Former baseball player explains why Bryce Harper went from an MVP season to a season-long slump that hurt the Nationals

The Washington Nationals were eliminated from the postseason by the Los Angeles Dodgers Thursday night, losing 4-3.

Suffice to say, having Bryce Harper in his 2015 NL MVP form would have helped a Nationals offence that scored 24 runs this postseason and still didn’t make it out of the first round.

The 23-year-old Harper was mired in a season-long slump in 2016, seeing a drastic dip in his numbers just one year after looking poised to take over MLB.

In 2016, Harper saw his batting average fall from .330 to .243, his slugging percentage fell from .649 to .441, and his OPS (on-base percentage plus slugging) fell drastically from 1.109 (best in the majors last year) to .814. He also saw his WAR drop from 9.9 to 1.1, suggesting he was barely above replacement-level in 2016. While Harper missed time with injuries, it’s been suggested that he played through them and some had lingered all the way through the playoffs.

During Game 5 of the NLDS, during an at-bat in the fifth inning, former MLB first baseman Harold Reynolds explained why Harper’s slump lasted all season.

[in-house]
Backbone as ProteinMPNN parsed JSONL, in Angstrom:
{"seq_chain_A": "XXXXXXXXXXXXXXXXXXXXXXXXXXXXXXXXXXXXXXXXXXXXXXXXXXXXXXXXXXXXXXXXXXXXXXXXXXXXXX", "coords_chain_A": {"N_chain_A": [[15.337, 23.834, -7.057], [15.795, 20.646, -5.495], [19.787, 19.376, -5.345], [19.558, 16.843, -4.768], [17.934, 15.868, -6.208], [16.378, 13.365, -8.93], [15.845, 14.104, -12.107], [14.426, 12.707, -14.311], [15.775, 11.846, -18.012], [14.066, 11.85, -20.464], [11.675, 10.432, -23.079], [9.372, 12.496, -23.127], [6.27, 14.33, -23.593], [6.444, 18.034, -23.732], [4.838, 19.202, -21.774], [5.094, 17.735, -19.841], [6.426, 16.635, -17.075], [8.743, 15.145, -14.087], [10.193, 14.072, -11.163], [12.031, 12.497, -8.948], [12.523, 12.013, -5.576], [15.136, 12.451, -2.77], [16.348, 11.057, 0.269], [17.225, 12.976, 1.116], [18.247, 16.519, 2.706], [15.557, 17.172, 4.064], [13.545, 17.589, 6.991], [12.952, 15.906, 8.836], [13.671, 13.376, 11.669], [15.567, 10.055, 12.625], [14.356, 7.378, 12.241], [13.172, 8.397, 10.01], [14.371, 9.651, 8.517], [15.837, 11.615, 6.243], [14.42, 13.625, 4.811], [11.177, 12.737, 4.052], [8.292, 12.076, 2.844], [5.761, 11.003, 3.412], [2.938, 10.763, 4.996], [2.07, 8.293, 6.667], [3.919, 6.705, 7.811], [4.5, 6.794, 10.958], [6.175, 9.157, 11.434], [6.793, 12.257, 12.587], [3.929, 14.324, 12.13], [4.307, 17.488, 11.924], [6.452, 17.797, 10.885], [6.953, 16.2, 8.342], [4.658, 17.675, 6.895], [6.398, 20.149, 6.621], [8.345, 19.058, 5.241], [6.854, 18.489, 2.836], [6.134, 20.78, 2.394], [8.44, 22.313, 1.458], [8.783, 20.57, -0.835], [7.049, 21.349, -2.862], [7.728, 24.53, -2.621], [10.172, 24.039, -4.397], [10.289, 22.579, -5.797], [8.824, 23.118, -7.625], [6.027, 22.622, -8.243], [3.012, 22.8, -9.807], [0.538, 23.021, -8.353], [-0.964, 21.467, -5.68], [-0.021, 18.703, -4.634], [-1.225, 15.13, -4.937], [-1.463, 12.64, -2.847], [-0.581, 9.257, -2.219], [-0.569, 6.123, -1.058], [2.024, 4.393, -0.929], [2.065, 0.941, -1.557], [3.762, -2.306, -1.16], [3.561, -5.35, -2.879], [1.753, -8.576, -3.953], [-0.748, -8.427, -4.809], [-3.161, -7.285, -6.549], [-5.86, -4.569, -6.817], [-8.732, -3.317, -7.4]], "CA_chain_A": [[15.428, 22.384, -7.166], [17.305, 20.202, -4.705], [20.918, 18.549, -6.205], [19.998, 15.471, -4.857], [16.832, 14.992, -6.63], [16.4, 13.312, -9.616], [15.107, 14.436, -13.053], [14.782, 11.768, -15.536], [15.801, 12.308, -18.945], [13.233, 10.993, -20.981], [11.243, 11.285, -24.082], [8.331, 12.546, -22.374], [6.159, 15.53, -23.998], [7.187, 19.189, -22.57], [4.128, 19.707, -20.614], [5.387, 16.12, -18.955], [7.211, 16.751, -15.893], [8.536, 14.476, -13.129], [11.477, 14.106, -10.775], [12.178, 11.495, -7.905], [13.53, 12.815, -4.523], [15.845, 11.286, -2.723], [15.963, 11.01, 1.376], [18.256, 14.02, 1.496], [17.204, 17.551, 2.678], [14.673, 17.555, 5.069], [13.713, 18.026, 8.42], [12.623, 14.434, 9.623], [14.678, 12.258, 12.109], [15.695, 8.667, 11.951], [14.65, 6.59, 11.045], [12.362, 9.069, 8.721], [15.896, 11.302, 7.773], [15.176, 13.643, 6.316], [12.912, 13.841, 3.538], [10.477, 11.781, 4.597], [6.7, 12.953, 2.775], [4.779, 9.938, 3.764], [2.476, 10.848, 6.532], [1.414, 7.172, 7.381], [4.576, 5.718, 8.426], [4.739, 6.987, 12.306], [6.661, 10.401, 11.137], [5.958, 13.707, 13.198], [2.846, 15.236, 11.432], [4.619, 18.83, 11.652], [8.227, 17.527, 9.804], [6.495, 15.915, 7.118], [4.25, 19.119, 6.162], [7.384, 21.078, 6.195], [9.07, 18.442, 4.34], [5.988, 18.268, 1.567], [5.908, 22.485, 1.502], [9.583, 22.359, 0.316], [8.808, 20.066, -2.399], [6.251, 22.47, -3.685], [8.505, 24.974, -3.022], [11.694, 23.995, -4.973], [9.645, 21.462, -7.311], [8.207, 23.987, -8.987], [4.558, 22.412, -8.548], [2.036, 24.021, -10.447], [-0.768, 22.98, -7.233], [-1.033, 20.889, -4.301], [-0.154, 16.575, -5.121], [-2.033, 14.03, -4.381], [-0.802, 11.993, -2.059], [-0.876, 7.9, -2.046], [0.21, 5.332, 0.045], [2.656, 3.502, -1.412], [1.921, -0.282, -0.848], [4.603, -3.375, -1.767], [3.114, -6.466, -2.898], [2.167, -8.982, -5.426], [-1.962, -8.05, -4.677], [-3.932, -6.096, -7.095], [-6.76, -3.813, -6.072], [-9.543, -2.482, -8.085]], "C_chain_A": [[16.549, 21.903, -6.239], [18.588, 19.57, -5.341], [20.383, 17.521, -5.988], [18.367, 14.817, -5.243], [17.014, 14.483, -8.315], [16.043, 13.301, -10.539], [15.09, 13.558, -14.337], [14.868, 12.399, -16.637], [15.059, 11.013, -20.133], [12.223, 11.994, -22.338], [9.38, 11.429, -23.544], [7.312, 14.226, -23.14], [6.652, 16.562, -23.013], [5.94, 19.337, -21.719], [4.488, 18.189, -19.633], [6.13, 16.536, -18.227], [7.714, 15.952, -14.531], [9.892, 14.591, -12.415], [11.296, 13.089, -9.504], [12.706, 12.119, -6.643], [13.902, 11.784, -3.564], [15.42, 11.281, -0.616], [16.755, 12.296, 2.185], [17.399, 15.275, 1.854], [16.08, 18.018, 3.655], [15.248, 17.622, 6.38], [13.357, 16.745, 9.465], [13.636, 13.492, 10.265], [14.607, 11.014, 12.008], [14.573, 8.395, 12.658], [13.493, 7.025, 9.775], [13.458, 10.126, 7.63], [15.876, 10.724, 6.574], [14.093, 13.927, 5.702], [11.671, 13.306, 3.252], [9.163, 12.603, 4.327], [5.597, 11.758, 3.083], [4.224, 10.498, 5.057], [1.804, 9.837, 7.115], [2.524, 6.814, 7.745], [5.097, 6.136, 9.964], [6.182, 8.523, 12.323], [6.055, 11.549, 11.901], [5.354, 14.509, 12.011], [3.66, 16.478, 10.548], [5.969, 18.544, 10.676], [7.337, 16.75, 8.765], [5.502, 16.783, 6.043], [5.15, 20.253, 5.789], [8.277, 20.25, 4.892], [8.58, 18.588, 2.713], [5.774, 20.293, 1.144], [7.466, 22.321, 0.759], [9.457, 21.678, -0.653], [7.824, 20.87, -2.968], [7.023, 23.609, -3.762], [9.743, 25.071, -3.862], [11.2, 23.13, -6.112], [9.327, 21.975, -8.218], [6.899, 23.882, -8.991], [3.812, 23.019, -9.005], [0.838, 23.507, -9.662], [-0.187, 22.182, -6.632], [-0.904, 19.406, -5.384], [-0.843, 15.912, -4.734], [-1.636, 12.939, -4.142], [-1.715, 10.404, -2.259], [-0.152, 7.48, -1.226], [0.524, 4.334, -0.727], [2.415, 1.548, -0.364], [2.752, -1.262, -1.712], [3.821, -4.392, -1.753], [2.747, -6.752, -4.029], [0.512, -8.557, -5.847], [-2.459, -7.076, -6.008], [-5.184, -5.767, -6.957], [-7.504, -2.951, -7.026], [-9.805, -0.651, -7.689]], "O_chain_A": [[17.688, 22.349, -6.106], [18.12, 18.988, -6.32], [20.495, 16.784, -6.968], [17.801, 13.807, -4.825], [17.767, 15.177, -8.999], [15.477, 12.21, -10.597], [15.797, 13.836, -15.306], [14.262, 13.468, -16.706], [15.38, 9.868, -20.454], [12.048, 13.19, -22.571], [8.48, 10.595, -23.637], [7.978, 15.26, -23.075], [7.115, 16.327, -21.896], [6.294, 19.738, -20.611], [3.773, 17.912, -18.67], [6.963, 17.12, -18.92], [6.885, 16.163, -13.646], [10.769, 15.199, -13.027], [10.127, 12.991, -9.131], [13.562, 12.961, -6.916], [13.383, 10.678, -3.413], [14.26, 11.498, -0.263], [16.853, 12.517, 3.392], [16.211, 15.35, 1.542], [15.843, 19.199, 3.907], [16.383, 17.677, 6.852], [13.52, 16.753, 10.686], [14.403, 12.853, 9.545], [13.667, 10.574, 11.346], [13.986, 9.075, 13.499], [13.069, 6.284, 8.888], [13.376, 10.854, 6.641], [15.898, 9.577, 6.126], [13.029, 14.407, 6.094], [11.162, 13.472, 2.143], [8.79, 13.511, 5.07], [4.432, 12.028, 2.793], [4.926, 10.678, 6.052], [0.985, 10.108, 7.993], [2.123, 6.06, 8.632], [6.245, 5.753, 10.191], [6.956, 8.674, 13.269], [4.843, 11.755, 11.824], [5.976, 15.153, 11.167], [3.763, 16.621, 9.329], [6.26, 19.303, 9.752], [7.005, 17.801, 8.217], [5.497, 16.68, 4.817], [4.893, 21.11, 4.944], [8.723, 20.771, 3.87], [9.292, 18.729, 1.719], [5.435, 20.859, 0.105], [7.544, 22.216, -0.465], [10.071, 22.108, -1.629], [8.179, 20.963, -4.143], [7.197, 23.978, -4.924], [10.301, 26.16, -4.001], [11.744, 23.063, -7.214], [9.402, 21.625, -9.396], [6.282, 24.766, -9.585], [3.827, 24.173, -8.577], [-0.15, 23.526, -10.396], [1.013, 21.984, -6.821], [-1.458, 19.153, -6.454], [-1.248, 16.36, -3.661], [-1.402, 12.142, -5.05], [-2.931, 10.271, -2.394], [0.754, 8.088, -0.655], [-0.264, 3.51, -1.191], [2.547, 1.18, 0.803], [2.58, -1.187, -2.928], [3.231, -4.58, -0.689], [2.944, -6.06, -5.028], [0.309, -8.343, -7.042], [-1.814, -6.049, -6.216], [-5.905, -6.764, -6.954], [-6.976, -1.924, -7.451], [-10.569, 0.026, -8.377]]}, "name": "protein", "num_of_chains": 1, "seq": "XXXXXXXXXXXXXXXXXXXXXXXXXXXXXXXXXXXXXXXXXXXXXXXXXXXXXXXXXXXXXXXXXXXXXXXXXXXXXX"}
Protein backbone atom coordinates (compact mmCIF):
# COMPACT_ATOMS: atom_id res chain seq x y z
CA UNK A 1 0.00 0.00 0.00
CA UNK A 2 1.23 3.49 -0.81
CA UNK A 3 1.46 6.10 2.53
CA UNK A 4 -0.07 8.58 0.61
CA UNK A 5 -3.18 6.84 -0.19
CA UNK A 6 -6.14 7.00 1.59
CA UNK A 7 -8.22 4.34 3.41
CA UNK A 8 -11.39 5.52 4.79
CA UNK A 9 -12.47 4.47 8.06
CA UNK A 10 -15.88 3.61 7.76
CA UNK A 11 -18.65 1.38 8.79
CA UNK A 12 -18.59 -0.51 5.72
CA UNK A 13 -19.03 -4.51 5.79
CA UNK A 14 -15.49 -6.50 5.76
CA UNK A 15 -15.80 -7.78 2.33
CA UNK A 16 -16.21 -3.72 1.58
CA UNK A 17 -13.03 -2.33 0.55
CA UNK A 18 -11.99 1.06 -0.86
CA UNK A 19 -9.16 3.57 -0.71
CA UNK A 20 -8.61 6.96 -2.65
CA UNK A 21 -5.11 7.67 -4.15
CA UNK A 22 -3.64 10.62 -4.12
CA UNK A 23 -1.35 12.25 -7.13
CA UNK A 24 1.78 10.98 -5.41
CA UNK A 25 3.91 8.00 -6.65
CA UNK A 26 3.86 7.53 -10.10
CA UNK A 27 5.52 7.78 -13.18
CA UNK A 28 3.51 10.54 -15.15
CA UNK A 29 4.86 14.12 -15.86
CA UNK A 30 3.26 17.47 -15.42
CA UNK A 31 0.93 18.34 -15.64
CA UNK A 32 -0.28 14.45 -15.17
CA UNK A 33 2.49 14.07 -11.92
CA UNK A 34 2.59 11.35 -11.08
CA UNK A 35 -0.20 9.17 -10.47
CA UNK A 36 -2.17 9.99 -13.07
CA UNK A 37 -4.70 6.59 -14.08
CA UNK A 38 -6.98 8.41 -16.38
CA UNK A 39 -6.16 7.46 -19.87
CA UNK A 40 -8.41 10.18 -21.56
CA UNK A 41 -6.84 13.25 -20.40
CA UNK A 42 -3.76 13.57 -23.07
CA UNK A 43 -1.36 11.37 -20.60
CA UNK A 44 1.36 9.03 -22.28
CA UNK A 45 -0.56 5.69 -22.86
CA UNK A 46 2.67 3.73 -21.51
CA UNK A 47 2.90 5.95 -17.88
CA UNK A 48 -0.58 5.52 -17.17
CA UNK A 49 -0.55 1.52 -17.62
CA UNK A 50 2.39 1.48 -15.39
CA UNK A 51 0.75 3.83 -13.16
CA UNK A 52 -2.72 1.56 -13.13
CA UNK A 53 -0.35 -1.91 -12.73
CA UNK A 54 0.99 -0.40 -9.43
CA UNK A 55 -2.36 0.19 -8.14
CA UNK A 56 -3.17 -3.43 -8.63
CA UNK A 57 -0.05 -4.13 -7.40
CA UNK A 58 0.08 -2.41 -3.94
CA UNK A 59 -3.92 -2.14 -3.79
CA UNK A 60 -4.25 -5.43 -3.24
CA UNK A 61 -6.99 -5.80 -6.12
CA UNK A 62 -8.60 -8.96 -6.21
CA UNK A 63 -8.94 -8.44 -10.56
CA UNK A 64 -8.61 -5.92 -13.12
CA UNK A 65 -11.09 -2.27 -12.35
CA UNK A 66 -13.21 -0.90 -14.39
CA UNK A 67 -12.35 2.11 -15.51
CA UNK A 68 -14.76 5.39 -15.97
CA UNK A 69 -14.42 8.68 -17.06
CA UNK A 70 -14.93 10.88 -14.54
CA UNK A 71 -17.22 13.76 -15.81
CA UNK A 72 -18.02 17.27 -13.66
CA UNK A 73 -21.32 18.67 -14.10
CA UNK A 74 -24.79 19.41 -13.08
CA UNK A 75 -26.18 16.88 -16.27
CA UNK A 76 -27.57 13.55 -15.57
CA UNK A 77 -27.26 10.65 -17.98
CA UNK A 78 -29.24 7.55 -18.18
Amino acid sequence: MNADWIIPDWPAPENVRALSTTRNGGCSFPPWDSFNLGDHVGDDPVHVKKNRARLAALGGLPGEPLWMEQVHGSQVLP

“One of the reasons you’re seeing Harper’s swing the way it is,” Reynold began, “you know, he was injured the beginning of the year, the shoulder, and then you start to compensate. Before you know it, you lose your swing that you had a groove in.”

Reynolds acknowledged that Harper still hit 24 home runs and had 21 stolen bases, but said Harper didn’t “drive the ball like he’s capable of doing, and it’s allowed holes in his swing.”

Just then, Harper hit a foul ball to the third baseline that barely escaped the grasp of Dodgers third baseman Justin Turner. Reynolds remarked, “That ball last year was driven in the seats. Not those seats — the seats in left field.”

In the NLDS, Harper struggled hitting the ball, though he did draw six walks. His batting average dipped to .235 and he came up with just four hits and no home runs. Though Harper remains a force at the plate, simply for his reputation and ability, the Nationals could have been an even more dangerous offensive team if they had been able to pair the 2105 Harper next to Daniel Murphy, who hit batted .458 and with an OBP of .545 in the postseason.

Harper now has the offseason to rehab, but after a year-long slump, his swing is going to need some fixing to get back to his 2015 levels.

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